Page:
Override  --zookeeper localhost:2181 --alter --add-config 'producer_byte_rate=1024,consumer_byte_rate=2048' --entity-type users --entity-name user1 --entity-type clients --entity-name client1

Describe  --zookeeper localhost:2181 --describe --entity-type users [--entity-name user1] --entity-type clients [--entity-name client1]

Delete  --zookeeper localhost:2181 --alter --delete-config 'producer_byte_rate,consumer_byte_rate' --entity-type users --entity-name user1 --entity-type clients --entity-name client1

Quotas Precedence

Quotas specified using the commands listed above create entries in zookeeper as follows:

  • (user,client-id) → /config/users/<user>/clients/<client-id> [6]
  • user → /config/users/<user> [7]
  • client → /config/clients/<client-id> [6]

The paths in zookeeper dictate the following order of precedence [8]:

  1. /config/users/<user>/clients/<client-id>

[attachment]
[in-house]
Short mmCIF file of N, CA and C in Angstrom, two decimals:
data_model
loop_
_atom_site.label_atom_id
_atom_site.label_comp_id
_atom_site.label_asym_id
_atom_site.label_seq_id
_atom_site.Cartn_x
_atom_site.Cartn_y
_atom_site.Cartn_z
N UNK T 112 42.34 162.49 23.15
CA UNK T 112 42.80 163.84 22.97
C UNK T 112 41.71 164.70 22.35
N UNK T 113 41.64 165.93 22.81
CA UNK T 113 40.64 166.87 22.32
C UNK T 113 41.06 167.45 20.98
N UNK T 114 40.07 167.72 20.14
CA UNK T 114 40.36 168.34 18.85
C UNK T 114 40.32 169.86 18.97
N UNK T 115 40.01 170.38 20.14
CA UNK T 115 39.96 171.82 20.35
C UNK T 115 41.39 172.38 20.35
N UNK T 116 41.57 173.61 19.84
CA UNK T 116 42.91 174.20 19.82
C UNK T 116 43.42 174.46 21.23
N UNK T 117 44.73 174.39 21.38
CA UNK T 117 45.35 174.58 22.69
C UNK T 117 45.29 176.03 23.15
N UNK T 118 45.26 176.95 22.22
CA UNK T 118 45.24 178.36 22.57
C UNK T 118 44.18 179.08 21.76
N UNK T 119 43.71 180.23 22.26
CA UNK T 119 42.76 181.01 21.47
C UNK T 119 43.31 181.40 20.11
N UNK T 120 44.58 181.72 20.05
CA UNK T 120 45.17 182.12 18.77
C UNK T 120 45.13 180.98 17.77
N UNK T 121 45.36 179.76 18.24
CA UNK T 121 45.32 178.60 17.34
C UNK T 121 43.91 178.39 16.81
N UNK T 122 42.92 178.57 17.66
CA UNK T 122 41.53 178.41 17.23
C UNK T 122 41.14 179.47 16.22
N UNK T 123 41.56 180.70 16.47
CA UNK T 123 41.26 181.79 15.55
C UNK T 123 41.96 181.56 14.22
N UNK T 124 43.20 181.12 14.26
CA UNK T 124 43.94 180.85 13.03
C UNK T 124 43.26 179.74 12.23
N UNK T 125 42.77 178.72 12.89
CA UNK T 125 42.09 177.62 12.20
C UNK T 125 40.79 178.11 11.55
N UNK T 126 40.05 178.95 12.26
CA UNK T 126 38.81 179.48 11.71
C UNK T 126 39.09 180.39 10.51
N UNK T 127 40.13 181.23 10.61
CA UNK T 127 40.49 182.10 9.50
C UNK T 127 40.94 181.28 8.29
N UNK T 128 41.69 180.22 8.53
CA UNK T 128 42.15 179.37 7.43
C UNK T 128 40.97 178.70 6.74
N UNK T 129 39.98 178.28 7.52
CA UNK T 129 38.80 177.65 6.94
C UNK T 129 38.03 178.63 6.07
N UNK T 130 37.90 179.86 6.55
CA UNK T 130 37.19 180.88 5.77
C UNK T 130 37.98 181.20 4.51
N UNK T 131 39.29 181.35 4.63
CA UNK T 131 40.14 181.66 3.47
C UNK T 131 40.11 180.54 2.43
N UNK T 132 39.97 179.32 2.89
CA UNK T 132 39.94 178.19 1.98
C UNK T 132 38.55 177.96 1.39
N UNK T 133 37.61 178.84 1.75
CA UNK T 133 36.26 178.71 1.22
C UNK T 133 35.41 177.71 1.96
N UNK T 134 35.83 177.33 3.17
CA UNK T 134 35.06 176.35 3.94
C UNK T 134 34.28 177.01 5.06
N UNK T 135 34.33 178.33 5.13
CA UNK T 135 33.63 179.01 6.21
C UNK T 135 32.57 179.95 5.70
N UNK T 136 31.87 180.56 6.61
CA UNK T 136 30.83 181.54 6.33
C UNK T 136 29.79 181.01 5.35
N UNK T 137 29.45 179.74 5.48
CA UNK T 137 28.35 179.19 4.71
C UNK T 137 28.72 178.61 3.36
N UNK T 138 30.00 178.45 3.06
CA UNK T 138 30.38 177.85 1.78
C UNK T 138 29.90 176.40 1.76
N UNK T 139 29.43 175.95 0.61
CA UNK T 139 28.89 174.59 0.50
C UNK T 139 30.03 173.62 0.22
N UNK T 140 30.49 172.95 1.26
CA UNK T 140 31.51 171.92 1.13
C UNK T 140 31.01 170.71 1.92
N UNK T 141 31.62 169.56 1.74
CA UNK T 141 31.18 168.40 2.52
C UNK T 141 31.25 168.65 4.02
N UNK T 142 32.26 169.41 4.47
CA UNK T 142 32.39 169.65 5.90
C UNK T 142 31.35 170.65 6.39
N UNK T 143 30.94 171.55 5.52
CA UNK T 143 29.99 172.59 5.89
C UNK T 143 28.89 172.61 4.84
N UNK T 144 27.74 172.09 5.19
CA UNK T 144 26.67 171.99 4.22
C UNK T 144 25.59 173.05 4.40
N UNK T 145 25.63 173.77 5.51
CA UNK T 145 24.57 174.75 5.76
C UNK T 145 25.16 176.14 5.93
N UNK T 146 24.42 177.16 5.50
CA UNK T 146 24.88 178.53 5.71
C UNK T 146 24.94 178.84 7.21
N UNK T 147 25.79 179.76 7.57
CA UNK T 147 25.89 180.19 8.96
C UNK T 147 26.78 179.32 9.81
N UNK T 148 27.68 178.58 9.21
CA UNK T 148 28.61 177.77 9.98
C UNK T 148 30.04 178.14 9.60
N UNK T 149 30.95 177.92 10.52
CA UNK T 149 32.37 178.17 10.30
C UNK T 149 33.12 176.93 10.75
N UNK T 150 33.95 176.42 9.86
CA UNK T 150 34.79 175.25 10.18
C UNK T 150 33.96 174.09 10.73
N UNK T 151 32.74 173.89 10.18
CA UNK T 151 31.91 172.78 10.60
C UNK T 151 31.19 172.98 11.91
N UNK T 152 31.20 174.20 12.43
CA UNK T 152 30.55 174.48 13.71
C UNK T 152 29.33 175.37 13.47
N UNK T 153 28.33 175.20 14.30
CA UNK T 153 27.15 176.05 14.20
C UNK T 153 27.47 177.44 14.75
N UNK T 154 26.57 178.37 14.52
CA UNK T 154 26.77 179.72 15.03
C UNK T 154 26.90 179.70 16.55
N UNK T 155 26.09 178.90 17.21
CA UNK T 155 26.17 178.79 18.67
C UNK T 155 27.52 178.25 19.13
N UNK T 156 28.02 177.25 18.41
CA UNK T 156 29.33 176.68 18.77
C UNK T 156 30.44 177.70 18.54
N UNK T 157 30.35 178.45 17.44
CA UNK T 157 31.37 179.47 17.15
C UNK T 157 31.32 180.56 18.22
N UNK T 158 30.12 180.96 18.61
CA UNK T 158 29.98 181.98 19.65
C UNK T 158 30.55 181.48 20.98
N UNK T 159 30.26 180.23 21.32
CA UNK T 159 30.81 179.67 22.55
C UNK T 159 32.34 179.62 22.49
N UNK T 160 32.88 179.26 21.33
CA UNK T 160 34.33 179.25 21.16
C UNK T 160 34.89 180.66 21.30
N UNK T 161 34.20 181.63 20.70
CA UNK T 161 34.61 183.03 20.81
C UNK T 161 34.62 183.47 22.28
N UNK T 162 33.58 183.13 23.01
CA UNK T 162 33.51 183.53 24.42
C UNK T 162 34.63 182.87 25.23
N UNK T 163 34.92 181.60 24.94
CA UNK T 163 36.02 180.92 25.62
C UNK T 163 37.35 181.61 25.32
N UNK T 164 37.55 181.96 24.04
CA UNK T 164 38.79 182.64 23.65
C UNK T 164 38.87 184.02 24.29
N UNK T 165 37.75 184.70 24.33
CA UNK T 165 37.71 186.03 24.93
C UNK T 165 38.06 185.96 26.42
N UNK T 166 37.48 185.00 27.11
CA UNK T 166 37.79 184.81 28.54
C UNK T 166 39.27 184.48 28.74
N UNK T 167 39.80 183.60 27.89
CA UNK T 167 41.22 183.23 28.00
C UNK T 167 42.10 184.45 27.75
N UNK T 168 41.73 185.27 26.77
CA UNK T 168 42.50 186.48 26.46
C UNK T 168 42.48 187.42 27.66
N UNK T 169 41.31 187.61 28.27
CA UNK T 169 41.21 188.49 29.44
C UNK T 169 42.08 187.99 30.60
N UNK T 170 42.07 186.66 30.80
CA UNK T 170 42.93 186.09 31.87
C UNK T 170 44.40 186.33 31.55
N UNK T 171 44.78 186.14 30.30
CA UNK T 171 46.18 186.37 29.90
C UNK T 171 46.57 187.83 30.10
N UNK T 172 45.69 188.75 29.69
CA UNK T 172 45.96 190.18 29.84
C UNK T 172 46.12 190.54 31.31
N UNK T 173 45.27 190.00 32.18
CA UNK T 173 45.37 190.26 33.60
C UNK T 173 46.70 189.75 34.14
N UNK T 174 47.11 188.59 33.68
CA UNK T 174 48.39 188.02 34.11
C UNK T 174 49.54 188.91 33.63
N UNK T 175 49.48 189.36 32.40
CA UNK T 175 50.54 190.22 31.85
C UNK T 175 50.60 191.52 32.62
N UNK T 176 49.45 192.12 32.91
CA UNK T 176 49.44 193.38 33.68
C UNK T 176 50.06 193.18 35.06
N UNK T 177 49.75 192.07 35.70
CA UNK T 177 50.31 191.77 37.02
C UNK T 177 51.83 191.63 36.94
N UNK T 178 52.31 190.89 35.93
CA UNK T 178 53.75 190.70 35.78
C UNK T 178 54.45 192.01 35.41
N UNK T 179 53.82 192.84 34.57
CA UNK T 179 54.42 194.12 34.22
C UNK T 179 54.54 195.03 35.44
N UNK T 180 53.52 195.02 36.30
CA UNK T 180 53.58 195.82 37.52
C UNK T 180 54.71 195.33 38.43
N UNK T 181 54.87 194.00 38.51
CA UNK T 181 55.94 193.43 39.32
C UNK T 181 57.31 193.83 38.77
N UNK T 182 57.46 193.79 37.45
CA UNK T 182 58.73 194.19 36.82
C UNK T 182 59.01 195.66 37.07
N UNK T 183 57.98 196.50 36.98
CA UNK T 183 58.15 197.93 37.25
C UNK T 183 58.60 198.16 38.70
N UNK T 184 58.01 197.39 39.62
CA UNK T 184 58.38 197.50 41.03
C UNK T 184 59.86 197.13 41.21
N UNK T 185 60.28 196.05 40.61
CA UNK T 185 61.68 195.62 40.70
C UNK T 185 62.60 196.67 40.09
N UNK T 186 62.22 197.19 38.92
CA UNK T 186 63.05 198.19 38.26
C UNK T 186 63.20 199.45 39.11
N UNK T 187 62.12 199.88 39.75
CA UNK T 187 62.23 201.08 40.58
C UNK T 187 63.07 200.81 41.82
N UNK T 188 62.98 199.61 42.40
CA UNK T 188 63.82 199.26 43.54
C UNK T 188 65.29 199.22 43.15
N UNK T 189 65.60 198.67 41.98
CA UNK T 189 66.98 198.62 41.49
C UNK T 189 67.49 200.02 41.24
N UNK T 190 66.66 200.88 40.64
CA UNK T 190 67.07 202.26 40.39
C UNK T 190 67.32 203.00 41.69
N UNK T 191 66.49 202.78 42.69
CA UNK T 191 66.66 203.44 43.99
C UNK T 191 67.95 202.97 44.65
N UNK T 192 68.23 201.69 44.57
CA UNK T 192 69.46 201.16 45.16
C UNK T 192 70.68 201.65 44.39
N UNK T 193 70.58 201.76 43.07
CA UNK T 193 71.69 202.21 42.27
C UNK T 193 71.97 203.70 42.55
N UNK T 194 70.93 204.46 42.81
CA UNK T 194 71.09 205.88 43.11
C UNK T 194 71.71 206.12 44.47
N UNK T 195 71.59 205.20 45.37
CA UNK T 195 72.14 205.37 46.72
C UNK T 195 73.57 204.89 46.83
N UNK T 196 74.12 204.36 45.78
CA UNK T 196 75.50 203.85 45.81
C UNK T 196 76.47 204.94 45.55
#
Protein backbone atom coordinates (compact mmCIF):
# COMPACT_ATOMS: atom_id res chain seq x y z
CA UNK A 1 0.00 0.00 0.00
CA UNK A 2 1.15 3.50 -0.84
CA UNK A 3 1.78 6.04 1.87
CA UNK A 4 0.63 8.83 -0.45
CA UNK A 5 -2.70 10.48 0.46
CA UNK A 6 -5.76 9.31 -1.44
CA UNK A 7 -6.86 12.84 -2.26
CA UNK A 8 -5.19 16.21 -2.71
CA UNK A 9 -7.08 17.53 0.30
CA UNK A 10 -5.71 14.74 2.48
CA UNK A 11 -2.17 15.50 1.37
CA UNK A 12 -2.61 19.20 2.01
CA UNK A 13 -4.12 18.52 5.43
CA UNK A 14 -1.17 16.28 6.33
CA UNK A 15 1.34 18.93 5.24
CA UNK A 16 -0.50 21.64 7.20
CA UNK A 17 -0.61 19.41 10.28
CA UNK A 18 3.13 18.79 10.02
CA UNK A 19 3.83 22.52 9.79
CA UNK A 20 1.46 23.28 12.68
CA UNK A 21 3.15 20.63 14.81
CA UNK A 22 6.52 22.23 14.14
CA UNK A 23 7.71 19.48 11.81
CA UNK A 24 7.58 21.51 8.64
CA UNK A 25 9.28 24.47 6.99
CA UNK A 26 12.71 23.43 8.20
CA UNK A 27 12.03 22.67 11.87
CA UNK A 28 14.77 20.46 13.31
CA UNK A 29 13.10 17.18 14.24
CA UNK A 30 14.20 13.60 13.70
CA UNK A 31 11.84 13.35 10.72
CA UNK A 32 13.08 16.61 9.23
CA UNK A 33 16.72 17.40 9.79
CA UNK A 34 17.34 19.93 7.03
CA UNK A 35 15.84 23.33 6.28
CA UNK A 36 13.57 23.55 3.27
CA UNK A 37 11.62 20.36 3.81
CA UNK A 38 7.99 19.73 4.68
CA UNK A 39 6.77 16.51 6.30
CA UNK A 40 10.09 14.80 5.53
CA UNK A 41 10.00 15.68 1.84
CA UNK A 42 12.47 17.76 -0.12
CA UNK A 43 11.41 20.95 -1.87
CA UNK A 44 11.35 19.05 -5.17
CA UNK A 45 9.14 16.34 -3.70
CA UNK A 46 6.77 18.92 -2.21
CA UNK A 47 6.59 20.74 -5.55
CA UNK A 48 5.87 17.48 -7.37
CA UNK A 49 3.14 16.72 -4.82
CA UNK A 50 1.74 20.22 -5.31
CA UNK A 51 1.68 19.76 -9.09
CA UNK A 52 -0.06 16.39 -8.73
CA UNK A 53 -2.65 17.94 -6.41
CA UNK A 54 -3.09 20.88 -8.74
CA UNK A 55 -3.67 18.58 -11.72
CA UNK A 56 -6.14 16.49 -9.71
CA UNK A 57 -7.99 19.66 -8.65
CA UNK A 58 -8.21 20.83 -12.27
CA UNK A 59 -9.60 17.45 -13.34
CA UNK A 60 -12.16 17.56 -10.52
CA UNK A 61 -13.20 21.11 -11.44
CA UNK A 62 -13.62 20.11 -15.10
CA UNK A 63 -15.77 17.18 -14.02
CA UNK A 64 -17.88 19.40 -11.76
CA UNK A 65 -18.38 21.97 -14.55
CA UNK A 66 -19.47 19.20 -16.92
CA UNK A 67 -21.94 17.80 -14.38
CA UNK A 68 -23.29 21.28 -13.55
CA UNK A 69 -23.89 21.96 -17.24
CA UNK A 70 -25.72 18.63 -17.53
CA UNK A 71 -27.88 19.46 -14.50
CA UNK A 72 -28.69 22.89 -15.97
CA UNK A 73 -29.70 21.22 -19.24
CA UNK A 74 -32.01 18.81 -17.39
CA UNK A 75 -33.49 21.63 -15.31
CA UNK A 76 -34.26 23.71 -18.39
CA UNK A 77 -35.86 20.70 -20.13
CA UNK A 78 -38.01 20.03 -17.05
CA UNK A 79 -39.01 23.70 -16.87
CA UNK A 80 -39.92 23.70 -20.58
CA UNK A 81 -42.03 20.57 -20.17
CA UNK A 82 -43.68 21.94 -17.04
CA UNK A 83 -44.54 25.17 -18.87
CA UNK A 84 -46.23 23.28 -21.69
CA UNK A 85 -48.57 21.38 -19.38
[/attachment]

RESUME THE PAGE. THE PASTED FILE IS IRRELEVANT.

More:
2. /config/users/<user>/clients/<default>
  3. /config/users/<user>
  4. /config/users/<default>/clients/<client-id>
  5. /config/users/<default>/clients/<default>
  6. /config/users/<default>
  7. /config/clients/<client-id>
  8. /config/clients/<default>

The highest priority quota is enforced regardless of being larger or smaller. That means that the lowest quota is NOT necessarily the one that is enforced. For example, if client1 has a client quota of 1KB and user1 has a user quota of 1MB, when client1 is run by user1, the quota limit will be 1MB. It is not 1KB because the user quota has higher precedence. On the other hand, client1 would have a quota of 1KB if it is run by user2 when user2 has no quota set (i.e. it has the default, unlimited, quota). To enforce a quota of 1KB for client1 run by user1 you must to set a 1KB quota on the tuple (user1, client1).

Network Bandwidth Quota Internals

Network bandwidth quotas are computed over a sliding window W that is controlled by the broker properties quota.window.num and quota.window.size.seconds. Quotas are enforced using delays, i.e. when a client exceeds its quota it is paused for a time interval such that the throughput over W does not exceed the quota. More formally: